The recent announcements about the retirements of Google’s PowerMeter and Microsoft’s Hohm are not causes for concern for Home Energy Management Systems (HEMS) vendors. These were early starts that helped educate the market about the value of energy consumption data. However, like many pioneers, they contributed knowledge that will benefit other Smart Grid solution vendors. The next generation of HEMS solutions will be better applications that are easy to use, easy to access, and deliver edutainment value.
The recent announcements about the retirements of Google’s PowerMeter and Microsoft’s Hohm are not causes for concern for Home Energy Management Systems (HEMS) vendors. These were early starts that helped educate the market about the value of energy consumption data. However, like many pioneers, they contributed knowledge that will benefit other Smart Grid solution vendors. The next generation of HEMS solutions will be better applications that are easy to use, easy to access, and deliver edutainment value. One of these applications is People Power’s mobile application that organizes information about energy use on smart phones. It delivers on use, access, and information features. The recommendations section analyzes energy data and delivers knowledge for consumers extending beyond the usual energy use areas and into game and information about related rebates and green deals.
This energy consumption data may benefit from a new approach to the growing awareness of the value of personal data. There’s an interesting organization called the Personal Data Ecosystem Consortium that promotes the idea that “individuals control their own data by enabling a thriving network of businesses around personal data stores and services.” I like the idea of an ecosystem that lets me benefit from my data. After all, if it is valuable enough for grocery store chains to entice me to share it in exchange for cents off of items, then perhaps there are other ways I can gain value from my data. The same could be true for energy consumption data. My energy consumption data could have value to utilities and to other companies that could offer me solutions that range from home energy audit services to more energy-efficient appliances.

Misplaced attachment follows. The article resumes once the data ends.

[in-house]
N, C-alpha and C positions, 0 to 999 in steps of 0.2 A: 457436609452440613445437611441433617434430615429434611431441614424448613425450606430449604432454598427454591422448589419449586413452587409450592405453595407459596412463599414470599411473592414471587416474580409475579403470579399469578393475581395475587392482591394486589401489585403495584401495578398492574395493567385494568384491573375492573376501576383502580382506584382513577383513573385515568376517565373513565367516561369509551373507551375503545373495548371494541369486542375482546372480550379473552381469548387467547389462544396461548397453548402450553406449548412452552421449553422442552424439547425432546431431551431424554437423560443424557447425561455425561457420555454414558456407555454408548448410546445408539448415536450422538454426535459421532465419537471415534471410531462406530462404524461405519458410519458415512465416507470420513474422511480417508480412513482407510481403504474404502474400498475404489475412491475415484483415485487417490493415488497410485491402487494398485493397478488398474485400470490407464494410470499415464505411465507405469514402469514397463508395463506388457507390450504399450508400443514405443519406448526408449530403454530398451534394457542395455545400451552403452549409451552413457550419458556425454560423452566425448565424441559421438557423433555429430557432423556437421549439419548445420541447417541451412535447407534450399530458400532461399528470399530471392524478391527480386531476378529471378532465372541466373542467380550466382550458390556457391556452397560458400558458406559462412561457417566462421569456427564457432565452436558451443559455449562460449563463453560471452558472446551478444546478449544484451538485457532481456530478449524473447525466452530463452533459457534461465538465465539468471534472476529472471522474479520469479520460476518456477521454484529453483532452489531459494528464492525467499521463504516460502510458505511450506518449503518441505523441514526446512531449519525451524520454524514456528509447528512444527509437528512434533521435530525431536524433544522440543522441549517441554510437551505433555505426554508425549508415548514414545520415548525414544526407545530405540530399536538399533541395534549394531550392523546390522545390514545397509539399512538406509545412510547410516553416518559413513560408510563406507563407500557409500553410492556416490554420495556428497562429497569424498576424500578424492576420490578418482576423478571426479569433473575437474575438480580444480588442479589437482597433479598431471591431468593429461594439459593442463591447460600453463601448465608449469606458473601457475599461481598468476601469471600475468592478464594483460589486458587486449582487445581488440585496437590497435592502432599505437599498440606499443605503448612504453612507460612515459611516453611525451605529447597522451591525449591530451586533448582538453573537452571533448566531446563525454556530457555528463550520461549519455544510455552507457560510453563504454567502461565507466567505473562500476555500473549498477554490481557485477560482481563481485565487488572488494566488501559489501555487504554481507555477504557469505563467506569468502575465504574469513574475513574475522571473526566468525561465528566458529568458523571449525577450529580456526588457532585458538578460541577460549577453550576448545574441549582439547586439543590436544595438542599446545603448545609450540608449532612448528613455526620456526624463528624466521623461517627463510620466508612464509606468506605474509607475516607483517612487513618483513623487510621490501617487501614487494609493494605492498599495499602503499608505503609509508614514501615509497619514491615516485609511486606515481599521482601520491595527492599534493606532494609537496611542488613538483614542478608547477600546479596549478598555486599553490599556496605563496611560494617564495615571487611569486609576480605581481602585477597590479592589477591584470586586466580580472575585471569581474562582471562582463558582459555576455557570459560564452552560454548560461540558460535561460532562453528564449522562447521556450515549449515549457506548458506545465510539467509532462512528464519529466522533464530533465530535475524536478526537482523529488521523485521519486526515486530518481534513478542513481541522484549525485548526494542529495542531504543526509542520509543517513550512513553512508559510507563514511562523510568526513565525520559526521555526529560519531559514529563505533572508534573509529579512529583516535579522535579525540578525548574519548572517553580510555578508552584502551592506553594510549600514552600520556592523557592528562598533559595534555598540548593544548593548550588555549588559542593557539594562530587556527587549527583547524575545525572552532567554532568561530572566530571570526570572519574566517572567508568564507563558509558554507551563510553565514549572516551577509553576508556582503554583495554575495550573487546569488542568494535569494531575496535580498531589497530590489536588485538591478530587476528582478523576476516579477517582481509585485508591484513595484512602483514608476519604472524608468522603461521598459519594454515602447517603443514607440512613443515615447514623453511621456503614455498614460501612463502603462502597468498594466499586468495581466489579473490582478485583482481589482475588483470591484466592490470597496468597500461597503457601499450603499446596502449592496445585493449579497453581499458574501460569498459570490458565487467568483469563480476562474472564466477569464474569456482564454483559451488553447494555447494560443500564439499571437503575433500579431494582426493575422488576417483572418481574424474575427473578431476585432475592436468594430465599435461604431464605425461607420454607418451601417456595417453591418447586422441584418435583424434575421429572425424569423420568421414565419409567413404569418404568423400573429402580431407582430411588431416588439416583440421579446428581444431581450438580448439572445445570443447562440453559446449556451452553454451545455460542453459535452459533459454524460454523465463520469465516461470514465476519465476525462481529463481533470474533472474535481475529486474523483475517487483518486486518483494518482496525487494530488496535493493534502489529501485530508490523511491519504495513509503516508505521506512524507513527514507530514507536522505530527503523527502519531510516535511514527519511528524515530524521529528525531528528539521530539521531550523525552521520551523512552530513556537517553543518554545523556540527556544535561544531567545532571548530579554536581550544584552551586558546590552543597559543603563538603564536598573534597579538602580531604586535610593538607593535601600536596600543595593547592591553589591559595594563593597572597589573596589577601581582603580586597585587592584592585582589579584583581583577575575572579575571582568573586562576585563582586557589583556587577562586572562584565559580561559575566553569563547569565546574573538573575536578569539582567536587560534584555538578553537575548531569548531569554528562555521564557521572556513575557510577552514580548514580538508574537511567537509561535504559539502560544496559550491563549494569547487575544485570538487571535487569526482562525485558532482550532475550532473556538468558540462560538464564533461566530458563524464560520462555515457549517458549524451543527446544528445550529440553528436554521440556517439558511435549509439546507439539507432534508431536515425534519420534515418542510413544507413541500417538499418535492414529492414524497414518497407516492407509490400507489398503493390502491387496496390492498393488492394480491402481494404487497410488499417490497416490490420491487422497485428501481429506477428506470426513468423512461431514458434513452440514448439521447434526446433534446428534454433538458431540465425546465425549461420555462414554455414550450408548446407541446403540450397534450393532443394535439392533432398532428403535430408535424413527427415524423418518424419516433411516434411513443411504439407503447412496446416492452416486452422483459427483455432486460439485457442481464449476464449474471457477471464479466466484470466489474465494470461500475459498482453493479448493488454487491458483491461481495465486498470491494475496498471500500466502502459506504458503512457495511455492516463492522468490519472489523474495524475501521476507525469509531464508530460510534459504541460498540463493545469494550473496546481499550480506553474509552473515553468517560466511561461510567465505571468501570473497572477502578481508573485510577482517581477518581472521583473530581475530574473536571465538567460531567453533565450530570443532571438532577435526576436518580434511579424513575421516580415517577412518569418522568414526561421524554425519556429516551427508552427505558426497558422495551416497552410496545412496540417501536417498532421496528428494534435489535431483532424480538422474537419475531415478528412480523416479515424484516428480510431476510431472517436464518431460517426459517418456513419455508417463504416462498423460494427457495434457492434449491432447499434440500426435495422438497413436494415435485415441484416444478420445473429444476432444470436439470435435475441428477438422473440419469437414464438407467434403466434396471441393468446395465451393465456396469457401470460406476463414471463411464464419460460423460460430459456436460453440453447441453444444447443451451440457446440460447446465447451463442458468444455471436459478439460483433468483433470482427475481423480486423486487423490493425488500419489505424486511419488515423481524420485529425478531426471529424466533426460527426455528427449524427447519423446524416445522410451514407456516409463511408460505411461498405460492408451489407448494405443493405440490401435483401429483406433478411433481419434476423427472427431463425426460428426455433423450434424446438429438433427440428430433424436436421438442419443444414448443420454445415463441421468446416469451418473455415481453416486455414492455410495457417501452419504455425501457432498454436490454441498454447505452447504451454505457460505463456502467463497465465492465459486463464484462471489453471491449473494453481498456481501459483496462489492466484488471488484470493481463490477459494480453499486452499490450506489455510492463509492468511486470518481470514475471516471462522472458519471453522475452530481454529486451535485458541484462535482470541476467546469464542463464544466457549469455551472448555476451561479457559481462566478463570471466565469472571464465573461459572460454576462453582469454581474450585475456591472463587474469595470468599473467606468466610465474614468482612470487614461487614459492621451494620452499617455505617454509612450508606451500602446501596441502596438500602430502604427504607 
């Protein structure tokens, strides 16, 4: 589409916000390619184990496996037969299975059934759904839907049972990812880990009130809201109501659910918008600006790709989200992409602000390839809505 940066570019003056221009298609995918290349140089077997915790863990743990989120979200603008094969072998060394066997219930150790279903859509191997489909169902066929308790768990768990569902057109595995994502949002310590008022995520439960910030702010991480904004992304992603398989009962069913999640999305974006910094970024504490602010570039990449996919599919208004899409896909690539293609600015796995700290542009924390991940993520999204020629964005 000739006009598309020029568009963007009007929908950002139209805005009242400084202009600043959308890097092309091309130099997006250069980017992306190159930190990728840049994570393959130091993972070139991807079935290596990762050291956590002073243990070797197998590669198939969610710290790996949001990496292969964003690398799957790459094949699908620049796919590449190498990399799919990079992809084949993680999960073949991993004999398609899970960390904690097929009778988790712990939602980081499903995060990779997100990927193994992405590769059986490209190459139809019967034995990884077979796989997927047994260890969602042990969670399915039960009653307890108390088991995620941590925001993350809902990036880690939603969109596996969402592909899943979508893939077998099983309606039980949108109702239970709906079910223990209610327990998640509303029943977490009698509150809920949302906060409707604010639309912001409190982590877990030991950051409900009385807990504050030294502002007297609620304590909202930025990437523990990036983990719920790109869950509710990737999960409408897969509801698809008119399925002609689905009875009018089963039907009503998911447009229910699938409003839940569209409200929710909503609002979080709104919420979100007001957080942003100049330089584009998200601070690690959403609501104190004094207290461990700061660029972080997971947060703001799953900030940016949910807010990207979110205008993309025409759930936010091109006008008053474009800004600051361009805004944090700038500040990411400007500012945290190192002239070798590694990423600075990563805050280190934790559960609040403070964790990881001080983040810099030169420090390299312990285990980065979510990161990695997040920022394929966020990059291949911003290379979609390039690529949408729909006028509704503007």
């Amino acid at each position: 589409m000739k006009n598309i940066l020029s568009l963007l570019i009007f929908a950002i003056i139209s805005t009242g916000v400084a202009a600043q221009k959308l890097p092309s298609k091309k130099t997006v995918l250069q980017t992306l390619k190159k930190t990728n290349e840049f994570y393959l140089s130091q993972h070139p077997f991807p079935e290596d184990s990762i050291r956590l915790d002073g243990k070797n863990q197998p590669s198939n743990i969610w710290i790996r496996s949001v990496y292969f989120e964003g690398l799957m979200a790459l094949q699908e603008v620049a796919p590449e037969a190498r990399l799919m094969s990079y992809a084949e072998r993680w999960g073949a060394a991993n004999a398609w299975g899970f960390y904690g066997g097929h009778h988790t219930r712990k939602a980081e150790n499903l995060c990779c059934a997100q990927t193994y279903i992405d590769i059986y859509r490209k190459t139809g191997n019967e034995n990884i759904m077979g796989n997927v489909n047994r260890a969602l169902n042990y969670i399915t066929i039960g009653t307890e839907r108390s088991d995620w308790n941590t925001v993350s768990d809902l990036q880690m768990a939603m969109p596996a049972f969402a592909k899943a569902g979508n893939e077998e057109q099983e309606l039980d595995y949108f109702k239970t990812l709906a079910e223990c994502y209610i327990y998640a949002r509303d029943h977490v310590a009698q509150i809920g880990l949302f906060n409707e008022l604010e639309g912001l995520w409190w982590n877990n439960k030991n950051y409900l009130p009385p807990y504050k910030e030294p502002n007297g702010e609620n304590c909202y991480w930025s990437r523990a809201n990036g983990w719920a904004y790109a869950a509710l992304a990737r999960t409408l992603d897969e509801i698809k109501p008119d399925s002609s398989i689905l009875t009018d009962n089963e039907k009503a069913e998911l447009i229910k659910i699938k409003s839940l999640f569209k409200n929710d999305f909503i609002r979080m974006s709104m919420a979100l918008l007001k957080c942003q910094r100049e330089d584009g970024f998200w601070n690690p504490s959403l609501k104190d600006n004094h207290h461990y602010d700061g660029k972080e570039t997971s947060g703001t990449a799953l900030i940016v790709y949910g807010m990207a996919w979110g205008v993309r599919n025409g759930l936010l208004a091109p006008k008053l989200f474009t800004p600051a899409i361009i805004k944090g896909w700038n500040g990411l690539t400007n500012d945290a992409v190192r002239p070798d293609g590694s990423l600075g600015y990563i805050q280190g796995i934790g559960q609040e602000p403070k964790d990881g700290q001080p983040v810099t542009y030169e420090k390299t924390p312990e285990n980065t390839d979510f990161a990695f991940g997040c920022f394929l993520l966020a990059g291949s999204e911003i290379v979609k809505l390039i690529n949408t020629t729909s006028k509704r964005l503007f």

If you are of an age to remember green stamps or other early loyalty programs, you’ll recall that you received these stamps when you shopped at certain grocery stores. After accumulating books filled with stamps, you redeemed them at special merchandise centers. It was a family activity as children pasted stamps into the books and parents scanned the catalogs for redemption options. Companies like People Power could take their initial solution and extend it into the personal monetization of energy data by building a common rewards platform that is based on this green stamps model (which still exists as green points). Use of a common rewards platform as part of any HEMS solution would assist utilities in their efforts to incorporate gamification into their websites.
For example, utilities could use that rewards platform and award points to consumers for participation in web-based energy awareness games, energy efficiency programs, demand response (DR) programs, or other Smart Grid-enabled programs. Like the green stamps of years ago, participation can involve entire households – especially using gamification and social gaming to build data, knowledge, and desired consumer energy behaviors. Point awards could be redeemed for merchandise or services from local businesses that participate in these programs. Services could include energy efficiency upgrades, HVAC maintenance and other consumer activities that reduce overall electricity demand for utilities. Merchandise could range from energy-efficient appliances and light bulbs to EV charging stations and solar panels.
For utilities, the benefits include increased consumer participation in programs which result in reduced need for new generation facilities, reduced operating costs, and reduced CO2 emissions. For local businesses, the benefits include more consumer transactions and increased loyalty. Consumers enjoy the monetization of their data in the form of tangible products or services that reduce their energy bills, keep their rates down, and reduce CO2 emissions. They might also have some fun in the process. Of course, we must ensure that personal energy consumption data has appropriate privacy safeguards, and recommendations are being developed through the efforts of the National Institute of Standards and Technology (NIST).
Unlike search, consumer purchase, and social network data, we have the opportunity to create a different value model for the monetization of energy consumption data. The benefits of a new value model for energy consumption data can directly accrue to individuals, communities, businesses, and achieve environmental and energy security objectives too. It’s an opportunity worth exploring.